3). In our in house testing, I have found the piston guns to cycle faster than the DI guns. Not a conclusive, split-time examining test, just a feel. On the DI guns you can feel the action working between shots. On a piston gun, it is press trigger, shot out. Perhaps we need to dwell in this area a bit more.
4). Ease of maintenance is only overshadowed by ease of replacement. Carrying a spare anything with you is as easy as it is with a DI gun, but only easier to replace.
5). Finally, the piston gun keeps the blowback out of your face and nose and lungs. We hear all manner of dram from "second hand smoke" yet we hear nothing about the lung-full of gas the DI shooter gets everytime he touches off a shot. I wonder if the Piston Guns are..."healthier".
One cannot have a discussion of the Piston M4 without the HK416 dropping in. I am not certain if it was first, but it certainly was the most marketed, and of course...it is a top choice among US Special Ops. Using an HK416 to kill Bin Ladin was a telling rebuttal to "piston dtractors". These guys...the Special Ops guys tasked with the mission could have anything they want as money is no object. Yet the gun they used, and use, is not a Direct Impingement Rifle.
Ernst Mauch, at HK, was tasked with an improvement program for the M4 as far back as 2001 and one of the primary issues faced was the DI gas system. Rather than build a "faster horse", Mauch went with the proven successful piston system as is seen in the G36. In less than two years, including time wasted fighting a lawsuit by Colt. I find it amazing how often American companies, resting on their laurels, fail to innovate, and get legally upset when a disruptive company does what they should have done all along.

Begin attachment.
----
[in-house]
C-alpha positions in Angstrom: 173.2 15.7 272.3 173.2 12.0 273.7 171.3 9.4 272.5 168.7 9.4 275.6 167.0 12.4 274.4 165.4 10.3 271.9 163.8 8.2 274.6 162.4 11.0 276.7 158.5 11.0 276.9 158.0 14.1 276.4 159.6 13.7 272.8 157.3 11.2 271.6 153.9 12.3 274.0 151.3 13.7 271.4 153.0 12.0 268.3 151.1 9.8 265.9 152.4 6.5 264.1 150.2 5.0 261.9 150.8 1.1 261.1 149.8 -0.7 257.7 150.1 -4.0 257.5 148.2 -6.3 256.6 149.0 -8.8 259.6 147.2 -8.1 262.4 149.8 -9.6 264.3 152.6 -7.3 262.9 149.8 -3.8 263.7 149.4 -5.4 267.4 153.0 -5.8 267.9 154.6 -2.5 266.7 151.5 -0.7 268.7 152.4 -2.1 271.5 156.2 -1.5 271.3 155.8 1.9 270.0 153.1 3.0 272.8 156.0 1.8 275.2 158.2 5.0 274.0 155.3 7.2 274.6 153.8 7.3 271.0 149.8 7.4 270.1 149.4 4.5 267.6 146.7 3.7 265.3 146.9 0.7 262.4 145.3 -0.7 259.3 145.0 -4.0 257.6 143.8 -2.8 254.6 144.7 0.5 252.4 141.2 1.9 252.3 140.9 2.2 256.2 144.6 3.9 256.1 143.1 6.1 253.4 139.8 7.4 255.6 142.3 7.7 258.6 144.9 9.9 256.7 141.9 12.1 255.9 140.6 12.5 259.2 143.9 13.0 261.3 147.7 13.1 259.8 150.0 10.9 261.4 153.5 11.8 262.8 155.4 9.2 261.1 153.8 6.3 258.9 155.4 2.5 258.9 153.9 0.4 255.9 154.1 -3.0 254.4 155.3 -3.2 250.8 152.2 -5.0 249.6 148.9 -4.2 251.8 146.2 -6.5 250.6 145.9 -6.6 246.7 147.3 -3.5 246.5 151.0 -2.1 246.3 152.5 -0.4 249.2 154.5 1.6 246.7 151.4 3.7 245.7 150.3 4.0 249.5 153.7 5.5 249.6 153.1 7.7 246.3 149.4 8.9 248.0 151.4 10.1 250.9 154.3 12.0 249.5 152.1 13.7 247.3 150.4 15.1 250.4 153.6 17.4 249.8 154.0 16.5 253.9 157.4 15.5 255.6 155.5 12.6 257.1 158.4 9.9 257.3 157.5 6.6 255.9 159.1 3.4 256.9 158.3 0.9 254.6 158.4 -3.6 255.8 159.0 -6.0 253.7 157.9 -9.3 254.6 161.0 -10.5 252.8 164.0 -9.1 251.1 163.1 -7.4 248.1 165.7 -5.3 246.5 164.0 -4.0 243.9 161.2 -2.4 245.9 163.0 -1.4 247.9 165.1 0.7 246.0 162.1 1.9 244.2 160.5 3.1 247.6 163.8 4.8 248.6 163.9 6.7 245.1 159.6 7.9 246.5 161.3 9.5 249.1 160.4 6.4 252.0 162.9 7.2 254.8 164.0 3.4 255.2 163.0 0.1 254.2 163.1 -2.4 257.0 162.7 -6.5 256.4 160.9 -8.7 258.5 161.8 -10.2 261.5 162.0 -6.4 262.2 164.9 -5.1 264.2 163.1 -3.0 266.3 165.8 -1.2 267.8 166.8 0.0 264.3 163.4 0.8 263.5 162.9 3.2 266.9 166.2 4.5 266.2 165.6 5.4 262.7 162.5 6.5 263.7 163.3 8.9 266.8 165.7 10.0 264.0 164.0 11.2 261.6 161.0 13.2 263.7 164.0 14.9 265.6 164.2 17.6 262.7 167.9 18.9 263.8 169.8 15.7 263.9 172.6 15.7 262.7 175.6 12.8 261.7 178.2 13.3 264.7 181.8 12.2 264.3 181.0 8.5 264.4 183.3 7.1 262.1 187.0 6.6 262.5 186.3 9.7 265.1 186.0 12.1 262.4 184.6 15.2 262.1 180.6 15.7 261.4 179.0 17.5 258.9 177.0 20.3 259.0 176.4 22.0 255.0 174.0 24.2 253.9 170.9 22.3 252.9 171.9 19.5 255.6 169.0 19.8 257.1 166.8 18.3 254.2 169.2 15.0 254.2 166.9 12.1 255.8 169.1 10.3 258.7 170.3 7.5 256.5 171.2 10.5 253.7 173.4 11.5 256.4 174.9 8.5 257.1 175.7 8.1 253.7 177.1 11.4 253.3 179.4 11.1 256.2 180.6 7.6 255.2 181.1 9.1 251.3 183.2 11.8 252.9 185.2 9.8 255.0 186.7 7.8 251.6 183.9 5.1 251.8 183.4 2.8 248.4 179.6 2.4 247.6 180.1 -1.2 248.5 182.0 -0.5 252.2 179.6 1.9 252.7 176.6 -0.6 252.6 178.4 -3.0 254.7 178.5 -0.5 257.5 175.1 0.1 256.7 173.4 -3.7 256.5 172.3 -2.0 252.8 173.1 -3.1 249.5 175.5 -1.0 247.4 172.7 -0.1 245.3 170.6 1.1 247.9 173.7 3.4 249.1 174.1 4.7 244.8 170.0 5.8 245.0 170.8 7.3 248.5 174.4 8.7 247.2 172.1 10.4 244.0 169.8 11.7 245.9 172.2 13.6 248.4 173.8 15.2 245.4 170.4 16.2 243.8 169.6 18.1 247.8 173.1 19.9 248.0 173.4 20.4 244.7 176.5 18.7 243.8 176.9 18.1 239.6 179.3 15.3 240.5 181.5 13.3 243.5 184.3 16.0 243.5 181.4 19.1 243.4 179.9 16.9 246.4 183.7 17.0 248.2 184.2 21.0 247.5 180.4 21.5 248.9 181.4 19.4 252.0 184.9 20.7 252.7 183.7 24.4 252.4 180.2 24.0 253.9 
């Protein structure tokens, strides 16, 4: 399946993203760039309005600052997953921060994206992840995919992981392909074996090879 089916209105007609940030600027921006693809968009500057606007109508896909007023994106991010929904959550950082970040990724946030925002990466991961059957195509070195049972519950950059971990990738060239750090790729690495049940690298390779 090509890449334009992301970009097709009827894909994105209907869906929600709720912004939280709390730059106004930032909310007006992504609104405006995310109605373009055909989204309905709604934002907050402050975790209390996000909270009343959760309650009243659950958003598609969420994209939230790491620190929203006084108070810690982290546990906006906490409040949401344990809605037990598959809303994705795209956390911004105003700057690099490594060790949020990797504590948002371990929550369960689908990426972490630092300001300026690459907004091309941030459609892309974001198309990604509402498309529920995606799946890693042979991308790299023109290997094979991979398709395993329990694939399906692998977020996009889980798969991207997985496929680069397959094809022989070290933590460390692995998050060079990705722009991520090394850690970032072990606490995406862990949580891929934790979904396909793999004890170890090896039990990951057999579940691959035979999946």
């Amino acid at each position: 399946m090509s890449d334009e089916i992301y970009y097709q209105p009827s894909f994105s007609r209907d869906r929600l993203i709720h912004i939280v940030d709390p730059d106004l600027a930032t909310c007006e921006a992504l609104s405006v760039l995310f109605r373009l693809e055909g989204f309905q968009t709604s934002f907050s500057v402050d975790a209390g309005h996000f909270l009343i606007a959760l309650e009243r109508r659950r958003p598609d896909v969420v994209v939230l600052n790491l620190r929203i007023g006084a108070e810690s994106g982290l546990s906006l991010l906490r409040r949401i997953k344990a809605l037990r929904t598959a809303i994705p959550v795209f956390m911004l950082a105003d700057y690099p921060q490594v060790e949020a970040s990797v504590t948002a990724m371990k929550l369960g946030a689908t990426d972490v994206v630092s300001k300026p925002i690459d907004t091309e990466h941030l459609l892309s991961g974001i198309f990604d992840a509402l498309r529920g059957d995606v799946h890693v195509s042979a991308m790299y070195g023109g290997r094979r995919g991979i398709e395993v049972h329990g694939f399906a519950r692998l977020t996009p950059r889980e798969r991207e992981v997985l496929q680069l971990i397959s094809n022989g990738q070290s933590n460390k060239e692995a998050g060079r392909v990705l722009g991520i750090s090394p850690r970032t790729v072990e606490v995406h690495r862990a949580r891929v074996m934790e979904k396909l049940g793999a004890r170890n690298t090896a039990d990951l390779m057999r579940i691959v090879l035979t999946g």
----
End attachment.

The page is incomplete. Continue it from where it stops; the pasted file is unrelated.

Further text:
The advantages of the 416 over standard DI M4 are well documented in the various tests conducted. Those advantages are of course said to be inconsequential by HK's competitors. What would anyone expect them to say....that yes, the HK is better? Unlikely.
The issue with the HK is simply that Heckler & Koch was damaged in 1994 when the AWB took place and, rightly so, they saw the US Civilian market as too unstable to mess with. This has changed of course, and many companies came back after 2004, but not HK. Their standing in the civilian market is poor. But one has to mention the 416 in any discussion like this as it is the gun that other try to emulate.
PART TWO FOLLOWS -